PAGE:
Saturday,23 March, 2019
Current issue | Issue 1389, (12 - 18 April 2018)
Saturday,23 March, 2019
Issue 1389, (12 - 18 April 2018)

Ahram Weekly

Destabilising unpredictability on Syria

US President Donald Trump’s announcement that the US is withdrawing its troops from Syria calls into question the consistency and coherence of US strategy in the region, writes Hussein Haridy


United States President Donald Trump startled the world, and maybe also his own National Security Council, when he announced at a news conference with the leaders of the Baltic States gathered at the White House on 3 April that he expected to decide “very quickly” whether to remove American troops from Syria.

He stressed that their primary mission was to defeat the terrorist group known by its Arabic acronym of Daesh (the Islamic State [IS] group) and that in his view the United States has “almost completed that task”. He added that such a decision would be taken in coordination with other partners in the Middle East to see what “we will do”. He added that the mission has been “very costly for our country, and it helps other countries a… lot more than it helps us.”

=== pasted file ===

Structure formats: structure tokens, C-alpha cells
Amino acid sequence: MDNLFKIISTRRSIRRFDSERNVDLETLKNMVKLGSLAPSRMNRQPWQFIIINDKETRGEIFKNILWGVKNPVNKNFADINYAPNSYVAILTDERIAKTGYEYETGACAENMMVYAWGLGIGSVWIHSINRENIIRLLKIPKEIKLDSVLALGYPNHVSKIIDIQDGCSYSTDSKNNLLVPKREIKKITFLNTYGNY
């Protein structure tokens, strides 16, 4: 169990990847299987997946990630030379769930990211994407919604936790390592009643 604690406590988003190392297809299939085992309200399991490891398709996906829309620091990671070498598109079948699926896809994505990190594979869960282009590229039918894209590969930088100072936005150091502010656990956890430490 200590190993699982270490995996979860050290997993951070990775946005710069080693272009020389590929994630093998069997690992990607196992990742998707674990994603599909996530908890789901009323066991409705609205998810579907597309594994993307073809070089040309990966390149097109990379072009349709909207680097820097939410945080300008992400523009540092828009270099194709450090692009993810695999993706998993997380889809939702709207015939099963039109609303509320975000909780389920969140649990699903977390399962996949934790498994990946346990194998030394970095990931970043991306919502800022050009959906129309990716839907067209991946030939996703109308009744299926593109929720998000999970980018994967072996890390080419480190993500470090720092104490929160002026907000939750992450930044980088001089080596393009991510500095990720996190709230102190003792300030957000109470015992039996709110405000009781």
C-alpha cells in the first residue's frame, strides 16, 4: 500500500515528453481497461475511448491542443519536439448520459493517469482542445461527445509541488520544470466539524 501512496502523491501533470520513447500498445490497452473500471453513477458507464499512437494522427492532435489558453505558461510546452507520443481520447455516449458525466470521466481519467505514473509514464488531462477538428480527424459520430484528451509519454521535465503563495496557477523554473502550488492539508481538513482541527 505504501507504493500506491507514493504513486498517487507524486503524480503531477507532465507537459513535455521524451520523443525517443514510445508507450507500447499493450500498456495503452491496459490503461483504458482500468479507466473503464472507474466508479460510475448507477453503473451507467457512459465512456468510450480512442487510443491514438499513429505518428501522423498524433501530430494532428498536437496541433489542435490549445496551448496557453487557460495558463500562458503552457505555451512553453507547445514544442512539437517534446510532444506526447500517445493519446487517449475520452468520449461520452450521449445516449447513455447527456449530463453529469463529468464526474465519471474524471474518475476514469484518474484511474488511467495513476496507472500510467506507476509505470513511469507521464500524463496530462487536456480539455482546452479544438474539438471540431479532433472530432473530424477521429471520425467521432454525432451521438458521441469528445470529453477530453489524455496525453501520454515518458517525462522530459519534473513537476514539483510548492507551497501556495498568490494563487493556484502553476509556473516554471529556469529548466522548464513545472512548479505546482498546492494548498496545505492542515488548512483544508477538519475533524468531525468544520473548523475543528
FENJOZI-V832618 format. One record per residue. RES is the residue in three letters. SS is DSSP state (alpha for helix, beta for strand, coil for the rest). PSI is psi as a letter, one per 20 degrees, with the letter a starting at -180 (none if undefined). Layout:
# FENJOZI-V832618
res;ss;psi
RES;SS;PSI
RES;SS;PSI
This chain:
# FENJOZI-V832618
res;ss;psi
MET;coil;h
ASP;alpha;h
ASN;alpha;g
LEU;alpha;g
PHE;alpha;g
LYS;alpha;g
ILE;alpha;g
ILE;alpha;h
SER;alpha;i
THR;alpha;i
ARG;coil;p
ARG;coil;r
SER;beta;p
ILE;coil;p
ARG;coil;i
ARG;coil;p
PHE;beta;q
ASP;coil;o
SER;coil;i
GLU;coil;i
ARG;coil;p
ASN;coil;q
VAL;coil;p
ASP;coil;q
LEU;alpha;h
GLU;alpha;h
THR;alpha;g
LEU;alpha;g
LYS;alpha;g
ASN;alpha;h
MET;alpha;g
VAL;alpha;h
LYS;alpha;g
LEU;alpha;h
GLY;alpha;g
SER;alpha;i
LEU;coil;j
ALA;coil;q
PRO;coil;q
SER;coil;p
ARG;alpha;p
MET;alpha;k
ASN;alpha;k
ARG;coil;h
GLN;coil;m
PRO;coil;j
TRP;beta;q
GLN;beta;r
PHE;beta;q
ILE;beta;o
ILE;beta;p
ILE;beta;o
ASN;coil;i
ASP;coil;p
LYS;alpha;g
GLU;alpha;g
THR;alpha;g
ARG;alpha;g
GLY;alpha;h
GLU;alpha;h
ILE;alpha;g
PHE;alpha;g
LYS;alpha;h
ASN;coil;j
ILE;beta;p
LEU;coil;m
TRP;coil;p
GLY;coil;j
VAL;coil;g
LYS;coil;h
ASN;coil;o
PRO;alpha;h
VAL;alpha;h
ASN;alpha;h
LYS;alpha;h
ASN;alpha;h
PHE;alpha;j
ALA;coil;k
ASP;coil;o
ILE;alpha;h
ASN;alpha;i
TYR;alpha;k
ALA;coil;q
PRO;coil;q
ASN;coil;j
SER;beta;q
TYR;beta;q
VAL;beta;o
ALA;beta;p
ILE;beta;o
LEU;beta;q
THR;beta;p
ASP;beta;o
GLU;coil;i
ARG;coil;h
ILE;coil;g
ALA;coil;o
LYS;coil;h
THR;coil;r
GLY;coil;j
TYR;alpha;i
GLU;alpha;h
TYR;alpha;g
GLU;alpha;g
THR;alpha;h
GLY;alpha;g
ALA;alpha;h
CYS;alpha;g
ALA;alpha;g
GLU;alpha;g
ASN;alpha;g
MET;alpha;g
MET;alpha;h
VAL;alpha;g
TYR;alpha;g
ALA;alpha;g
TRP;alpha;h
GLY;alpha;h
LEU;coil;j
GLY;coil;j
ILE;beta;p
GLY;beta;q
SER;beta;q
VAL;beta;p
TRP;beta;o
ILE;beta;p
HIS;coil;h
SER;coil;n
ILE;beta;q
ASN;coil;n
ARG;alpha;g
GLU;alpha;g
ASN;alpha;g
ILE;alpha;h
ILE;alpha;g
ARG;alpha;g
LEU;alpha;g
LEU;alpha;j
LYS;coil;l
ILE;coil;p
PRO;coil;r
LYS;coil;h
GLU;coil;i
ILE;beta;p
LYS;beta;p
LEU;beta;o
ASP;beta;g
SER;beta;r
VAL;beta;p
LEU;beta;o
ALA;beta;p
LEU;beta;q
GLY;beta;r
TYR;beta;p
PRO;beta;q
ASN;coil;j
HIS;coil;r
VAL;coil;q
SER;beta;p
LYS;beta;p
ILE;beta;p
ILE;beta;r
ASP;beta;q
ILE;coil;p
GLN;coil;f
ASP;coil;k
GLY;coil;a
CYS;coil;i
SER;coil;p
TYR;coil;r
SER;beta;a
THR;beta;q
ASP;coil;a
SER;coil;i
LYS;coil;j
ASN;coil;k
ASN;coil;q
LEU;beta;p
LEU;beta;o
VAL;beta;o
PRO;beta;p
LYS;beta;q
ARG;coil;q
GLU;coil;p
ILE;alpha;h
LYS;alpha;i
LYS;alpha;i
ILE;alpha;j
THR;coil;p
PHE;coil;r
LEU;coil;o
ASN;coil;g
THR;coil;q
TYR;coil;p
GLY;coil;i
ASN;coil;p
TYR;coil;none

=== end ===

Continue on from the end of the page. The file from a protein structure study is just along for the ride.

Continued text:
In order not to let any doubts remain about his intentions, Trump explained in his remarks that he wanted “to get out” of Syria and “to bring our troops back home”. Without going into details, he emphasised that the implicit reason was that he wanted to “start rebuilding our nation” of the United States.

The following day, the White House said in a statement, after Trump had consulted with his National Security Council, that the “military mission to eradicate IS in Syria is coming to a rapid end, with IS being almost destroyed.” It confirmed the commitment of both the United States and its “partners” to eliminate the “small” IS presence in Syria. In order to help reassure US allies and partners in the region and in the US-led International Coalition, the White House promised to consult with them regarding future plans and to ensure that IS “never re-emerges”.

The basic facts in the White House statement about IS are not widely shared. On the contrary, the near consensus among military commanders in the Middle East, whether Americans or among US allies and strategic partners in the International Coalition, is that IS has started a counter-insurgency and that there is a need to remain engaged in the fight against this terrorist organisation that has the capacity to adjust to its military defeat in Iraq and Syria.